Montag v. Board of Education (1983) 112 Ill.App.3d 1039 presents another example of the kind of testimony a biomechanical engineer can provide. In Montag, the plaintiff fell while participating in the school gymnastic team’s practice. A biomechanical engineer testified that no combination of existing safety mats could have prevented the high school gymnast’s injury. Although the testimony discusses physical injury, the expert testimony is not medical per se. Rather, its focus is on the variety of forces acting on a body.

• Human factors

The field of human factors, or human factors and ergonomics, as it is often referred to, is broad. Practitioners often work in the field of designing new products, or making old products safer and easier to use. A human factors expert may have an undergraduate degree in a field such as engineering, psychology, design or physiology, as well as a graduate degree in human factors or a related field. There are both Ph.D. and M.S. degrees available in the field of human factors.

Selecting your human factors expert depends upon, and should be tailored to, the type of evidence being reviewed. (40 Am. Jur. Trials 629 (1990), Using the Human Factors Expert in Civil Litigation.) If causation involves or depends upon the curve of a ramp, then you would want a Human Factors expert with a background in engineering. But if you wanted the expert to discuss what details are recognized by the average person while driving up a ramp, you would probably want a human factors expert with a psychology background.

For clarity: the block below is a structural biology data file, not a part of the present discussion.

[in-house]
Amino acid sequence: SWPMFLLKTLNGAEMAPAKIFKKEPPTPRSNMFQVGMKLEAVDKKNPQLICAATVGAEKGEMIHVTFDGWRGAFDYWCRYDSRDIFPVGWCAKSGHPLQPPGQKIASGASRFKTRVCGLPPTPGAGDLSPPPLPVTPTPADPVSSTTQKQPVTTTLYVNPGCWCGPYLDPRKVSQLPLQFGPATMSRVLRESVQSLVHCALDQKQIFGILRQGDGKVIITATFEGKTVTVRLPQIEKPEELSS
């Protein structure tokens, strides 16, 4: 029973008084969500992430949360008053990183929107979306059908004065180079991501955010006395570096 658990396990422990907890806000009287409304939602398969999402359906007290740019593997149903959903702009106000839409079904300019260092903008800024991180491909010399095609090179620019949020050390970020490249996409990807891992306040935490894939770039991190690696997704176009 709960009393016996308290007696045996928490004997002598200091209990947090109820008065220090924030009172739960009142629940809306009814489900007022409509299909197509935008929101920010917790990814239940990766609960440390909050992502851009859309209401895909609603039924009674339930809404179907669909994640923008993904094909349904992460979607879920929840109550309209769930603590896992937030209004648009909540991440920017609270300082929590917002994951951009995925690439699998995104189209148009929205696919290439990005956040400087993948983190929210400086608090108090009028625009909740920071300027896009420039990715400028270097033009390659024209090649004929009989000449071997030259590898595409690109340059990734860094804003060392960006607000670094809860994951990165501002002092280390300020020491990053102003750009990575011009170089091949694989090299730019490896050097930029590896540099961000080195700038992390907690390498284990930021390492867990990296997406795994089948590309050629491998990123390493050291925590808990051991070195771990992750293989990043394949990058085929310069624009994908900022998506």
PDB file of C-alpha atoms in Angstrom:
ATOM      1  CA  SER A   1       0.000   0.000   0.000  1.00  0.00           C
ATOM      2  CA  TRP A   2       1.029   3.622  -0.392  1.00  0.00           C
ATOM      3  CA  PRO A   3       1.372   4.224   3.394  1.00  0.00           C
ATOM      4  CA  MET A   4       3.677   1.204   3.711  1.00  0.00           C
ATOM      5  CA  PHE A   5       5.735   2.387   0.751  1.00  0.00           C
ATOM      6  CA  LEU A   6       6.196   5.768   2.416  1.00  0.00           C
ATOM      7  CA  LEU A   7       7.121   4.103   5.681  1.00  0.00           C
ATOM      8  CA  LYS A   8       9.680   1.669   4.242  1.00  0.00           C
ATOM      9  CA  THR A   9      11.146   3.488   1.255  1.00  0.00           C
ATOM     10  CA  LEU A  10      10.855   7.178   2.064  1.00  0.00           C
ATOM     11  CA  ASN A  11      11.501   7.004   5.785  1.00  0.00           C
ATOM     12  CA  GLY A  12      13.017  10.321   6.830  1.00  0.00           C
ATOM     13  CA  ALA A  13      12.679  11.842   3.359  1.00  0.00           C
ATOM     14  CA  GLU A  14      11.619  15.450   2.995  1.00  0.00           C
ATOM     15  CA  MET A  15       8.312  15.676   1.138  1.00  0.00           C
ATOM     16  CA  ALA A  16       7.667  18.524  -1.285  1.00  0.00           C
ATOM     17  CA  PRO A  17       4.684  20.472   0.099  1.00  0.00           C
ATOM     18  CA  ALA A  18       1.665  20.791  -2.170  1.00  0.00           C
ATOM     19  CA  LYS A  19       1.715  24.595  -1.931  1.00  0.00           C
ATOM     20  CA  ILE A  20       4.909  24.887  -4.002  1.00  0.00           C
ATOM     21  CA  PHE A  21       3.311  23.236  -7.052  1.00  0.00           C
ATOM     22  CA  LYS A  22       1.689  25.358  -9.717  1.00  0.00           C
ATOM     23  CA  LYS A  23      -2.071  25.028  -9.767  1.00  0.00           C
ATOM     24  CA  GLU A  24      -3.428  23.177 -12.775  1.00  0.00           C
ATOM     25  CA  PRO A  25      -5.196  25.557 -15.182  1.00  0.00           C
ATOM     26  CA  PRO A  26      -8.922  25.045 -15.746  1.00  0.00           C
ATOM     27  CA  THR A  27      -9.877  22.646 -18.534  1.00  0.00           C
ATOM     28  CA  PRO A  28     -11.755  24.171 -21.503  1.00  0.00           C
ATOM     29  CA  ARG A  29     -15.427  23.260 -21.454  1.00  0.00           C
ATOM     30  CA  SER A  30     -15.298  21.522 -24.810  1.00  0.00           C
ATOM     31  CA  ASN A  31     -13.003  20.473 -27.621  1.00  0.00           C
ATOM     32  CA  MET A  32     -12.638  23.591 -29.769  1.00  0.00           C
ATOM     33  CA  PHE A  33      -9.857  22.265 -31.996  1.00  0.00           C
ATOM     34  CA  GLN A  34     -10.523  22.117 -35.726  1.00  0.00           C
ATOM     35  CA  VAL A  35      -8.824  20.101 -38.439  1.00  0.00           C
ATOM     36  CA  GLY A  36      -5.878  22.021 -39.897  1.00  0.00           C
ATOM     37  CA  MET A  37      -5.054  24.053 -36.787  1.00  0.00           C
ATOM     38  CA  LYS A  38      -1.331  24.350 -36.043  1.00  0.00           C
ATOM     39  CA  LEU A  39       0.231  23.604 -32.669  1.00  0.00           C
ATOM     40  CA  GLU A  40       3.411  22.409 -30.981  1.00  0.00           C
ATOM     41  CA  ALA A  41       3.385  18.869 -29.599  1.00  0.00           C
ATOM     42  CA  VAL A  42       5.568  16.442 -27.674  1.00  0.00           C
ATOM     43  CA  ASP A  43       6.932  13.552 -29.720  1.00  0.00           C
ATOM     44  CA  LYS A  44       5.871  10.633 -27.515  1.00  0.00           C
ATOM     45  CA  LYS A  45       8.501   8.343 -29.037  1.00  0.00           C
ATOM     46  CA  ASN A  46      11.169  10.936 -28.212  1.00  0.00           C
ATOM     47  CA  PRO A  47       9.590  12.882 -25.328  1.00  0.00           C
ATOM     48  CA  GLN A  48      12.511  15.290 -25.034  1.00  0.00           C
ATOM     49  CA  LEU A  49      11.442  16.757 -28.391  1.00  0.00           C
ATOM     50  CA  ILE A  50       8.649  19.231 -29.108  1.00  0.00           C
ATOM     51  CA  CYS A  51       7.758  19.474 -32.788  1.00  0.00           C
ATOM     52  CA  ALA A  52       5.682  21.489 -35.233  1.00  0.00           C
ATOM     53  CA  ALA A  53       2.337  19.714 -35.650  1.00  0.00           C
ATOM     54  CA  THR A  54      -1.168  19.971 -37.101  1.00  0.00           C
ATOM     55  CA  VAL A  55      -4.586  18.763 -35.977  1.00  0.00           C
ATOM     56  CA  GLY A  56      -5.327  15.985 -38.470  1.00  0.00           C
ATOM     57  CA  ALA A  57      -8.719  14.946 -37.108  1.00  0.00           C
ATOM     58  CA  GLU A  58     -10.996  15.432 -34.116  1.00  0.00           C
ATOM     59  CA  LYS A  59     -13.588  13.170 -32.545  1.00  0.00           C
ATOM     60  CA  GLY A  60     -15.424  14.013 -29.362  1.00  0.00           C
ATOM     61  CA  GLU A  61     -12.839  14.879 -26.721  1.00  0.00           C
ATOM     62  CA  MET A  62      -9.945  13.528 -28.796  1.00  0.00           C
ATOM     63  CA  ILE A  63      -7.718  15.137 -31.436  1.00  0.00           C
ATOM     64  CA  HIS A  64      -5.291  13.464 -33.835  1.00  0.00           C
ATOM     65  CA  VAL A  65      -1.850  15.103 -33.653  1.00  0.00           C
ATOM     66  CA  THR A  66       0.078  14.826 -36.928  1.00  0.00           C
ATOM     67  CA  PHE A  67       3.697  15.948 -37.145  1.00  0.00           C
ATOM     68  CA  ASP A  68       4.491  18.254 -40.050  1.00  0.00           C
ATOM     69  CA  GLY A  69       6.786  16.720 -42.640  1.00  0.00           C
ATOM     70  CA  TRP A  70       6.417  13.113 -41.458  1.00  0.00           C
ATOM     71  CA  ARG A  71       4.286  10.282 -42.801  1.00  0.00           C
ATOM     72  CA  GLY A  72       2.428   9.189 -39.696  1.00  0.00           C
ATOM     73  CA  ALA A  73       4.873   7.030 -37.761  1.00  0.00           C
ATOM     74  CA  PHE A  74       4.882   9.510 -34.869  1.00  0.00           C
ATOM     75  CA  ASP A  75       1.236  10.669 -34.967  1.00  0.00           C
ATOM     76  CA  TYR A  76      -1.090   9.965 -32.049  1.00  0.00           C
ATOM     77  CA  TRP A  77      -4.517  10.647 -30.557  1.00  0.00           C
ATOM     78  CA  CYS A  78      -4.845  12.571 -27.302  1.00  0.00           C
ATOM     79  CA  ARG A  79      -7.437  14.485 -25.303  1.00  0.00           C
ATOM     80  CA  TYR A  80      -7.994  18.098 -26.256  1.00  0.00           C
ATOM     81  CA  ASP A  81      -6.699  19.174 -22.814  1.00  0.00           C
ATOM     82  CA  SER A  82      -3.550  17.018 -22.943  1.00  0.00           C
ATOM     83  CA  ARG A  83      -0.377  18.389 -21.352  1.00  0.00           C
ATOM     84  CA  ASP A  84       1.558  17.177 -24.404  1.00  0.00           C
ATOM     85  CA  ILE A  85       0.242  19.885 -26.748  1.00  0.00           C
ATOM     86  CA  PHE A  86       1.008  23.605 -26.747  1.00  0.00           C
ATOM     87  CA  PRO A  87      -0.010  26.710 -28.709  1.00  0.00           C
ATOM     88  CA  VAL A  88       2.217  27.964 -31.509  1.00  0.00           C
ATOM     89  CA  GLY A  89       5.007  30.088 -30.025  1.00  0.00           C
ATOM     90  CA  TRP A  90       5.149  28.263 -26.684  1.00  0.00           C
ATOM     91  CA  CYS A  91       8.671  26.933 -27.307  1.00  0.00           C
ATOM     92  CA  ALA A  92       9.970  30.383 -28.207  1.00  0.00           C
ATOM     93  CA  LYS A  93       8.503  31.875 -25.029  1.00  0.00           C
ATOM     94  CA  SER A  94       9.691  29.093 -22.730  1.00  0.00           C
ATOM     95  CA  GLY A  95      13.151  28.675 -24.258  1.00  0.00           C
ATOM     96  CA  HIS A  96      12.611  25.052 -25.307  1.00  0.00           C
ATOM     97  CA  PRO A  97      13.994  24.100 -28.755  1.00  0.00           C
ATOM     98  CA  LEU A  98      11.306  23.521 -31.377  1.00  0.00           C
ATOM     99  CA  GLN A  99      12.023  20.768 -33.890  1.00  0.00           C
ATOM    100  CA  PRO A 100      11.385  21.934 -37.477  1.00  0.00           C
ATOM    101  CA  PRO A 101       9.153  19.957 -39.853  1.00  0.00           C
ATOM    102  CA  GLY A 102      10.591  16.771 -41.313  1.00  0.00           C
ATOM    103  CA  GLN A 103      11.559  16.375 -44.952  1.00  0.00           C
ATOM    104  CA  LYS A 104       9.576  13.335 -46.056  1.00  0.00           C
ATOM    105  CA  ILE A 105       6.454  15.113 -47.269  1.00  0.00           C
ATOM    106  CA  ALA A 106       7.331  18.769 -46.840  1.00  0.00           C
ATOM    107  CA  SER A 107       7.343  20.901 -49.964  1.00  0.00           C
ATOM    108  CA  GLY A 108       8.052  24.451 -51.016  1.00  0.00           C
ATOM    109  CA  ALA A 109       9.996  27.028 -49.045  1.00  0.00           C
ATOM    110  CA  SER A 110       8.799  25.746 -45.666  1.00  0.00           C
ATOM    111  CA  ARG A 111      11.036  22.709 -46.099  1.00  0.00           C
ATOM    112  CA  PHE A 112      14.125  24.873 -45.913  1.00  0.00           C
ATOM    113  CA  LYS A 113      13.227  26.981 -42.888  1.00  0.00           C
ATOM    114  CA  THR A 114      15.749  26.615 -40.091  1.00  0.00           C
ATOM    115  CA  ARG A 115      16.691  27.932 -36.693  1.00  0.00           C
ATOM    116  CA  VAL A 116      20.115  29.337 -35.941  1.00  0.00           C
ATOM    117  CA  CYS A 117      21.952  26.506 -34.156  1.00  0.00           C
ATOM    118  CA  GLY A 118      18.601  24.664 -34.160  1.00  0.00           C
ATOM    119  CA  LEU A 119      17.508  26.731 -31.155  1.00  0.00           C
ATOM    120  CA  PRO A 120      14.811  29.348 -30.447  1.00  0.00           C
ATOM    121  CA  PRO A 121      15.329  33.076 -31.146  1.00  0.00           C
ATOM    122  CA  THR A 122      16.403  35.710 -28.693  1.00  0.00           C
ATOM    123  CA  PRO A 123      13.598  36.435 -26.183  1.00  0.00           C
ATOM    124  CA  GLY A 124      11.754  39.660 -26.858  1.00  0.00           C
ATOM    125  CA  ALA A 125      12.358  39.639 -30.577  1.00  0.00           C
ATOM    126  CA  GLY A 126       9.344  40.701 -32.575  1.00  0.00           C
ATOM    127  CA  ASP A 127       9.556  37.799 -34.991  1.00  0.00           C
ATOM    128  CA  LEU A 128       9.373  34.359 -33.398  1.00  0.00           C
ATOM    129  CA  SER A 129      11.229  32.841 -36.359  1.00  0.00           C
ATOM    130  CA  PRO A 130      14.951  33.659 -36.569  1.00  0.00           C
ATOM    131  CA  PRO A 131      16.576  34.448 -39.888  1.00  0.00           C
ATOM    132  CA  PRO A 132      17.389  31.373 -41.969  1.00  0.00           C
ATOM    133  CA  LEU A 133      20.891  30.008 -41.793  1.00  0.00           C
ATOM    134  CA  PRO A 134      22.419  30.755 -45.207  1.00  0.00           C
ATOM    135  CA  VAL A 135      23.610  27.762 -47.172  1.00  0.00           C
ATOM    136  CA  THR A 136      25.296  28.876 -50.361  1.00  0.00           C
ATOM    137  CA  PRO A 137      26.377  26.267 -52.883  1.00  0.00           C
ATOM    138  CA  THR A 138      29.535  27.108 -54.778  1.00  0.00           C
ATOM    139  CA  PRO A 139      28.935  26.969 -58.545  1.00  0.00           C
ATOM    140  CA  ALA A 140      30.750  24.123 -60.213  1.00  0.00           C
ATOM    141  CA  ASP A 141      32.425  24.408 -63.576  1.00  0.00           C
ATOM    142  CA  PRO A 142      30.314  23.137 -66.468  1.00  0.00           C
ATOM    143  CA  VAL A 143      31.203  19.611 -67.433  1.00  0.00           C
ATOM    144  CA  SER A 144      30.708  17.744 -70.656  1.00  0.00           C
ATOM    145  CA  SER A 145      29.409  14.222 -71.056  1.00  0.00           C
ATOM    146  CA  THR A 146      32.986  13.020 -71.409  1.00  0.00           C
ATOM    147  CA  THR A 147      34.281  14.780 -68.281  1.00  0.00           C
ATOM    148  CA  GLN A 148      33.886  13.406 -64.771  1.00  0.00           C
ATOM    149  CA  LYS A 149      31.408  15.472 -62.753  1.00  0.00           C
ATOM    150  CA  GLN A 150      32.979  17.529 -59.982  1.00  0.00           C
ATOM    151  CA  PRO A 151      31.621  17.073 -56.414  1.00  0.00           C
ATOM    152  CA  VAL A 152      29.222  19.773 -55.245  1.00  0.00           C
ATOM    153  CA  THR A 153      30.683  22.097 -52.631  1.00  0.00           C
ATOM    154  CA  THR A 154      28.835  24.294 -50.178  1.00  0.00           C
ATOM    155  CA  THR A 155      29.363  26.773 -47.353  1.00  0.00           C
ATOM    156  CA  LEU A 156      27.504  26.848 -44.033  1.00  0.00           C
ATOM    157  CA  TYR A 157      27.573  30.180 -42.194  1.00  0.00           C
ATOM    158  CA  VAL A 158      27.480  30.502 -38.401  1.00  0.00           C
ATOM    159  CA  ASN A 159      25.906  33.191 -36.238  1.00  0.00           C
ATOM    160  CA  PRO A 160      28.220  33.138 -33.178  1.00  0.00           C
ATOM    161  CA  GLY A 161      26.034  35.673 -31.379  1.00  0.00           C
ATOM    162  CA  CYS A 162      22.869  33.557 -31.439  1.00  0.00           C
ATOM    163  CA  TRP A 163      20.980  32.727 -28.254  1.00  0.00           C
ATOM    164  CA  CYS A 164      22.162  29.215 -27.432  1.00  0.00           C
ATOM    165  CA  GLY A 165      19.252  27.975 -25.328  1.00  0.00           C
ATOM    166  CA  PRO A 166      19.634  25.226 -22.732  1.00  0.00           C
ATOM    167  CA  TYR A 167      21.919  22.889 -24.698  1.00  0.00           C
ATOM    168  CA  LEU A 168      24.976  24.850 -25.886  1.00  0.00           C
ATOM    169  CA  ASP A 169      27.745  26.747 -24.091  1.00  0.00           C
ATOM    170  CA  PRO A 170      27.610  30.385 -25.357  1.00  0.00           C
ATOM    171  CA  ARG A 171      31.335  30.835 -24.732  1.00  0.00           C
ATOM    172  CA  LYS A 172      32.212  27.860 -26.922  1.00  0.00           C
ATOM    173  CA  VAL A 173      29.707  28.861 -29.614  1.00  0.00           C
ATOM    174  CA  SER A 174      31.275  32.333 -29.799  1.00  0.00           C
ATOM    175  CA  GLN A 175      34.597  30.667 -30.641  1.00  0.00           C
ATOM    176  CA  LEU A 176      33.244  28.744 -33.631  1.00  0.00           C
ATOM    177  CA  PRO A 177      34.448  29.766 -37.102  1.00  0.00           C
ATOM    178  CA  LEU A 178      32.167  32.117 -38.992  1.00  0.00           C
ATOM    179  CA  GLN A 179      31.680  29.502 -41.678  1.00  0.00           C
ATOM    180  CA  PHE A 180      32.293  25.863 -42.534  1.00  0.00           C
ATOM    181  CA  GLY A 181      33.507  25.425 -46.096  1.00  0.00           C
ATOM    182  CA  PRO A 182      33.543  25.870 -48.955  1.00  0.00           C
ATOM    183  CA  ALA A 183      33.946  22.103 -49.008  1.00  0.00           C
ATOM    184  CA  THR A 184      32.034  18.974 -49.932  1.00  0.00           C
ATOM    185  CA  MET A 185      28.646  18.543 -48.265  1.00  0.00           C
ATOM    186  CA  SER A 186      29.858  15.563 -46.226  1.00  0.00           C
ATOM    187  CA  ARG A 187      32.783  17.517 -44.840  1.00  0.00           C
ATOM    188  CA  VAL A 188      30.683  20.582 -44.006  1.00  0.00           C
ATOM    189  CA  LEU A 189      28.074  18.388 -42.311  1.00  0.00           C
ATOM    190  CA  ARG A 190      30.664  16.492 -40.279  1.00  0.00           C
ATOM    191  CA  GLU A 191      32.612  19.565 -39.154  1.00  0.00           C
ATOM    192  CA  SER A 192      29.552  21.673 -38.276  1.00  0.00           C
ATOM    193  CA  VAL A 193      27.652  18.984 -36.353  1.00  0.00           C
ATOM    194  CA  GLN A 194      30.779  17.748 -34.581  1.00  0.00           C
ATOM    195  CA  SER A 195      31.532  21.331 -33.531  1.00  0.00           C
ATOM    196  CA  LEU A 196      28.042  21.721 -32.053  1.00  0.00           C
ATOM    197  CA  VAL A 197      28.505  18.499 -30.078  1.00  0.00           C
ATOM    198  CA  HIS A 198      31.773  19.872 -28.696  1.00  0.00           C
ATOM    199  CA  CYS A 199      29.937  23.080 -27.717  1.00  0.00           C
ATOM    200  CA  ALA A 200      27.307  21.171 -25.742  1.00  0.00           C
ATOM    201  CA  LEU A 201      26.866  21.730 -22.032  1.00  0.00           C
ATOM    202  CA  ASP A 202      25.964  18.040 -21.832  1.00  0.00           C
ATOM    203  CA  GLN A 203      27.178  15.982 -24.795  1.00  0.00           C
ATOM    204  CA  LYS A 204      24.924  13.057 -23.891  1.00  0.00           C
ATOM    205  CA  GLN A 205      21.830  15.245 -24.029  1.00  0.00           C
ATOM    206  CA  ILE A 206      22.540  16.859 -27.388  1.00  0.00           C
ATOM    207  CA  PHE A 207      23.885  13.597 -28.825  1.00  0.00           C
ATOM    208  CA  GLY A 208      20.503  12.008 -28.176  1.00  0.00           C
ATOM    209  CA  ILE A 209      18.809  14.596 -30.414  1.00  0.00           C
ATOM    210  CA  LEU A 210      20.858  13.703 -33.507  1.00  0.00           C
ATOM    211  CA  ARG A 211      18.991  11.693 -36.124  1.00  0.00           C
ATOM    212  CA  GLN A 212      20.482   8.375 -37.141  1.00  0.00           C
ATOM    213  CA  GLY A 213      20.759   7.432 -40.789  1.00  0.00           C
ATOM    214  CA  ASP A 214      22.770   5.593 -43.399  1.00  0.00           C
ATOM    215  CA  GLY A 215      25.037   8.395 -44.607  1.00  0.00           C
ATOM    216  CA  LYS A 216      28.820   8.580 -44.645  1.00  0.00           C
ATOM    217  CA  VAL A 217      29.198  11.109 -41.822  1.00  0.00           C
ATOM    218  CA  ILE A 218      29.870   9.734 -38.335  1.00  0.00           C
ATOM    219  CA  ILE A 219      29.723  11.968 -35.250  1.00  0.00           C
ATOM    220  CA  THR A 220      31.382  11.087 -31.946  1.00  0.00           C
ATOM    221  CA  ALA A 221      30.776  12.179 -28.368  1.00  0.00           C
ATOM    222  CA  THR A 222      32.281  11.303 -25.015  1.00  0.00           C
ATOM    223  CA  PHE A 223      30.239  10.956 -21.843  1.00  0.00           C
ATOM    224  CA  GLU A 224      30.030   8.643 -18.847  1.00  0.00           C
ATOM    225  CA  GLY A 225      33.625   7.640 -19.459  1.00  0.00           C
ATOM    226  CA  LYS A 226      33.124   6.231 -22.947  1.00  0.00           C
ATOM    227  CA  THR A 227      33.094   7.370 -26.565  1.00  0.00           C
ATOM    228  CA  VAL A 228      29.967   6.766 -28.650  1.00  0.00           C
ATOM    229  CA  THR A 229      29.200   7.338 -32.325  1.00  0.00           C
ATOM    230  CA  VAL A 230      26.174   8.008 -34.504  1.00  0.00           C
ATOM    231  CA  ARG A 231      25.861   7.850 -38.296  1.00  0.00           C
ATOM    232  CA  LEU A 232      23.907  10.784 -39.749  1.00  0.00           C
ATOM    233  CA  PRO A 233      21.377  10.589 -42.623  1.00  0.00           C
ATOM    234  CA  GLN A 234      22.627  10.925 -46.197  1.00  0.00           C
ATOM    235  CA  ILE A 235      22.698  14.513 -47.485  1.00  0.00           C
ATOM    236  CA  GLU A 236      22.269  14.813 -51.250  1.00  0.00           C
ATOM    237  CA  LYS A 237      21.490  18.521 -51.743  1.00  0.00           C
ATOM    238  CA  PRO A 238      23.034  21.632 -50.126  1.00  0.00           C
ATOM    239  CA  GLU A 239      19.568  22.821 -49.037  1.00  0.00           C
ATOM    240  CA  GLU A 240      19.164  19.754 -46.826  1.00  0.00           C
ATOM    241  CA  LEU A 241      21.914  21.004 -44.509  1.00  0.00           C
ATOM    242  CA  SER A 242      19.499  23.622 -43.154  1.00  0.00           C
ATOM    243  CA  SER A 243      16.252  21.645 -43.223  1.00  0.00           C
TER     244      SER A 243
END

Bacile v. Parish of Jefferson (4th Cir. 1981) 411 So. 2d 1088, provides an example of the kind of trial testimony you can expect from a Human Factors expert. There, the expert opined that the storm grate commissioned by a city parish was dangerously designed because a child’s foot could slip through and the child could be injured. The expert further opined that the 2.5-inch opening presented an unsafe condition, with no consideration given for human frailties. He further testified that the grate was located in a subdivision where people are walking and that it is conceivable and probable that persons would step through the opening and sustain an injury. Finally, the expert testified special design considerations should be given to the human factor that someone could step through the opening.

• Safety expert